Prostate Cancer Consortium Partners with Tech Company Tempus for Trial Examining DNA Abnormalities

Prostate Cancer Consortium Partners with Tech Company Tempus for Trial Examining DNA Abnormalities

The Prostate Cancer Clinical Trials Consortium (PCCTC) has partnered with technology company Tempus to advance its Phase 2 clinical trial to identify the most effective treatment for prostate cancer in patients with genomic evidence of DNA repair problems. Tempus will screen the genomes of potential participants and analyze data from the study.

The trial (NCT03012321) is a randomized, Phase 2 study evaluating Lynparza (olaparib) plus prednisone, Zytiga (abiraterone acetate), or a combination of Lynparza, Zytiga, and prednisone in people with metastatic castration-resistant prostate cancer (mCRPC) with DNA repair limitations. Participants with mutations of the three genes ATM, BRCA1, or BRCA2, which are DNA repair pathways thought to be involved in breast cancer and prostate cancer, will be randomized to one of three study groups.

The study will enroll 400 patients in more than 20 participating centers. Its primary goal is to determine the time to progression-free survival in each of the treatment groups.

“While progress has been made to improve the prognosis of those diagnosed with prostate cancer, castration-resistant prostate cancer is a particularly difficult type to treat,” Maha Hussain, MD, the study’s principal investigator and PCCTC member from Northwestern University’s Robert H. Lurie Comprehensive Cancer Center, said in a press release. “We look forward to partnering with Tempus and learning from the genomic insights its technology will bring as we work to improve patient outcomes.”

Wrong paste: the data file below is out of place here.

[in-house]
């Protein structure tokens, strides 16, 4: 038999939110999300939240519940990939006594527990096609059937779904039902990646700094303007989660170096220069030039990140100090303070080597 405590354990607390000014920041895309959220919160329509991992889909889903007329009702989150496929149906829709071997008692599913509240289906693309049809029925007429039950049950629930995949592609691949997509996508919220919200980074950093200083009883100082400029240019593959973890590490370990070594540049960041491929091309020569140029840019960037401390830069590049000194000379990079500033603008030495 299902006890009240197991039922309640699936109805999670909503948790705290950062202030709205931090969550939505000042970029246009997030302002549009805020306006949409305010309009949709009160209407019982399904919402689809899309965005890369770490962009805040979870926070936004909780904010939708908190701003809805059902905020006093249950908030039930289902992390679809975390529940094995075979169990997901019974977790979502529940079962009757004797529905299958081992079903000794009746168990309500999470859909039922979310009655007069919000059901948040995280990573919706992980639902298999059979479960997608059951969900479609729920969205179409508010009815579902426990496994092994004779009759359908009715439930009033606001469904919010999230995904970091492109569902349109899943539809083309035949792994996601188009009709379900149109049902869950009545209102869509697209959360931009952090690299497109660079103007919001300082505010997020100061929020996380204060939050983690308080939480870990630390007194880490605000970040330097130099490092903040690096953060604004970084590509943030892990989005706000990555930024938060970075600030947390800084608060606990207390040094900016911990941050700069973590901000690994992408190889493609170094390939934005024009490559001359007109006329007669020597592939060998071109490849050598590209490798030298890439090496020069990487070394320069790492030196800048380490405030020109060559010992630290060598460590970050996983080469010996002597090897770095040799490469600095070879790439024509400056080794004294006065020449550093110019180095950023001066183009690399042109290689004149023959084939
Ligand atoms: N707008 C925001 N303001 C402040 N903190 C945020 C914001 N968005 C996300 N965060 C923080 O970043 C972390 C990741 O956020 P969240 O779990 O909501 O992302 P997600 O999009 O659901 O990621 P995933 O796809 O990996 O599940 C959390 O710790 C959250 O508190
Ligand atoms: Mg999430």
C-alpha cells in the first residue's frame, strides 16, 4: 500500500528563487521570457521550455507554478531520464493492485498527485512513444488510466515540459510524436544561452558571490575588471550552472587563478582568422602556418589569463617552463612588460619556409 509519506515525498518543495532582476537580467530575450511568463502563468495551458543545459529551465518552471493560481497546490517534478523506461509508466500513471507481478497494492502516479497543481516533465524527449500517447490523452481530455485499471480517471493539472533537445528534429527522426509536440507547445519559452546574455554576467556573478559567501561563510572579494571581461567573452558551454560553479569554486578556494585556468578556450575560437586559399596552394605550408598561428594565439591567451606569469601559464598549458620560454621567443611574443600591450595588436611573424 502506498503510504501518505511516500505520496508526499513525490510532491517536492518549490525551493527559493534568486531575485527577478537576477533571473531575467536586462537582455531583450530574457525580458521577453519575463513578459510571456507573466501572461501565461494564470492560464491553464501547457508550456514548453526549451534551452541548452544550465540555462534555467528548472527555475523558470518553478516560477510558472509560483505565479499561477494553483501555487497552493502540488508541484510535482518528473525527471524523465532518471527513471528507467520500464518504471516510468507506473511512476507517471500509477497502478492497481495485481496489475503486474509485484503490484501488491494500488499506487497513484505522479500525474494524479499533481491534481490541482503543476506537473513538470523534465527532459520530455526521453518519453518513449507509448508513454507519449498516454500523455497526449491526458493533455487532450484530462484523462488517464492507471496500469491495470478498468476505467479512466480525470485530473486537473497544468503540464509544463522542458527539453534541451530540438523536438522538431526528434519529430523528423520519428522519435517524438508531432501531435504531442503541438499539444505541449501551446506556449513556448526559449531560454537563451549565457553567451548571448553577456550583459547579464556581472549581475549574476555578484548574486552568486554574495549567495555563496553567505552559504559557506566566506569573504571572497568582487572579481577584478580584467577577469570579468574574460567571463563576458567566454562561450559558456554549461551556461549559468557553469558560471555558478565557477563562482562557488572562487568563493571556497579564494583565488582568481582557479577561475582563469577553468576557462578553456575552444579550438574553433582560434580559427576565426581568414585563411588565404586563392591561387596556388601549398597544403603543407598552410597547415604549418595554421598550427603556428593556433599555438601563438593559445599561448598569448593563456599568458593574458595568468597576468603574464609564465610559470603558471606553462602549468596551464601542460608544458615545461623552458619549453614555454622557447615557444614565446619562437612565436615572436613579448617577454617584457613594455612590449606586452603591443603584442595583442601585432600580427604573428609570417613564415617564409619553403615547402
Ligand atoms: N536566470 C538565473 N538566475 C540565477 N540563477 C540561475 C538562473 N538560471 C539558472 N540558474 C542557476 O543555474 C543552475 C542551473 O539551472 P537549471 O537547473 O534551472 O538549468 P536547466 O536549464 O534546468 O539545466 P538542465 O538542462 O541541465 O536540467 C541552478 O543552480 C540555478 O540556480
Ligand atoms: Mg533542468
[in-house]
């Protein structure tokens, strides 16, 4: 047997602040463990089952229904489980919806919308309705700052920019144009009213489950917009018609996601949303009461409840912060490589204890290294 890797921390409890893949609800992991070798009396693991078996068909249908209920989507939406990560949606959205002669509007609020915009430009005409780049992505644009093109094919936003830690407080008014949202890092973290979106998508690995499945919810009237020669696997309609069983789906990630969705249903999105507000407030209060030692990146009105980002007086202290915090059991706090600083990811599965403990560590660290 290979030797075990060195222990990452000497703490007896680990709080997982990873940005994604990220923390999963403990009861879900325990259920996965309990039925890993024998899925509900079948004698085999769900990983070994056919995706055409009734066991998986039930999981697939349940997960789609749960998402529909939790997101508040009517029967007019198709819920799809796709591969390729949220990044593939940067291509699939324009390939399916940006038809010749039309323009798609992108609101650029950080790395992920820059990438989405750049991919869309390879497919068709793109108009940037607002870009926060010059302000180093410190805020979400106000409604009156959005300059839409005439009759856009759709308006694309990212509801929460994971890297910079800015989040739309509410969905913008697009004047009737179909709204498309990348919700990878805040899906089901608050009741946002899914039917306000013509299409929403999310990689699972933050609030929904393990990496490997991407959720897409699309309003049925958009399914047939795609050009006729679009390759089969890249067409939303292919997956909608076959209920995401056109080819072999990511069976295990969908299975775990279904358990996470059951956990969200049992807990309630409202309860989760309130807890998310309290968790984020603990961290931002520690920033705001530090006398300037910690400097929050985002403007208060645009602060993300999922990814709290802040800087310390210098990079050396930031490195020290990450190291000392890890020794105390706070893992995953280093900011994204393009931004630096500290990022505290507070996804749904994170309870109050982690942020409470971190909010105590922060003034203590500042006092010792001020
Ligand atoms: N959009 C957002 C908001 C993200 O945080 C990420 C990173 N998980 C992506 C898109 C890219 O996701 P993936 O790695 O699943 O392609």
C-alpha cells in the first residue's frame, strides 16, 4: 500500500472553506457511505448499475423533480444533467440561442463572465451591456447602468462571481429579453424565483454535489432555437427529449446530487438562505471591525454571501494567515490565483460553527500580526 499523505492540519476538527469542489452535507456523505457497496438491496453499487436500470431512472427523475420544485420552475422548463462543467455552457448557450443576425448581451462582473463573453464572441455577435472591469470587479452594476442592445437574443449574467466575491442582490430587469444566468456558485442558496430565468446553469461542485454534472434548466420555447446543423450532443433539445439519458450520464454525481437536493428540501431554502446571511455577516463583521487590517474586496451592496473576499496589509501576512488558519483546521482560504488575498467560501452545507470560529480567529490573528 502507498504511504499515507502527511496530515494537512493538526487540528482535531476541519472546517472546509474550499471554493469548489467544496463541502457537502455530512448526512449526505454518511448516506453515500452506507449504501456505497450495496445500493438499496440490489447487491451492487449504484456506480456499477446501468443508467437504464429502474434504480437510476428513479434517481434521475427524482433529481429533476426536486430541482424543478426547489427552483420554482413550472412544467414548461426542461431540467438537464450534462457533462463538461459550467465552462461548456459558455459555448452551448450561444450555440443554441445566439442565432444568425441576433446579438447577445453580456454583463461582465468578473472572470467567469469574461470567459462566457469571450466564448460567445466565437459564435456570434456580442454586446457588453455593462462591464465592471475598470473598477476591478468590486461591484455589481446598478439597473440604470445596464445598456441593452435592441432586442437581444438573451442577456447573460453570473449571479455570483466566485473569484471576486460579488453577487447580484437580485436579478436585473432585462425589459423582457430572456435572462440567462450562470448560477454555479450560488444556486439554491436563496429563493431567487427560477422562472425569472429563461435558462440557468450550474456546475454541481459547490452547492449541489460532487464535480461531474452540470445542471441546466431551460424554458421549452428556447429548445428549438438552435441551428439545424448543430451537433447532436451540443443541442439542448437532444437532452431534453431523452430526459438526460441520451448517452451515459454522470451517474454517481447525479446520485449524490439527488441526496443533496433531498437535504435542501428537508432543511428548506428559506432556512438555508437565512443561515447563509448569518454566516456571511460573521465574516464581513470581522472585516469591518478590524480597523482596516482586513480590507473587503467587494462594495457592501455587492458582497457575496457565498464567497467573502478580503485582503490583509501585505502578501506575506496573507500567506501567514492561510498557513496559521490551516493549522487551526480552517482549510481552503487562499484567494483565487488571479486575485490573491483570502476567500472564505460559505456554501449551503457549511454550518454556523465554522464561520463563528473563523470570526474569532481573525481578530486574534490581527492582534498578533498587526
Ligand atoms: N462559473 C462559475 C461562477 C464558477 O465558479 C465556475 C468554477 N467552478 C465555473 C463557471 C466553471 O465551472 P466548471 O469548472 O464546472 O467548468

“Tempus is pleased to work alongside the PCCTC in its efforts to bring more effective treatments to patients living with prostate cancer,” said Eric Lefkofsky, Tempus’ founder and CEO. “By bringing technology to the fight against cancer, we are confident that patient outcomes will improve.”

The PCCTC was created in 2005 by the Prostate Cancer Foundation and the Department of Defense Prostate Cancer Research Program to respond to gaps in prostate cancer clinical trial research.

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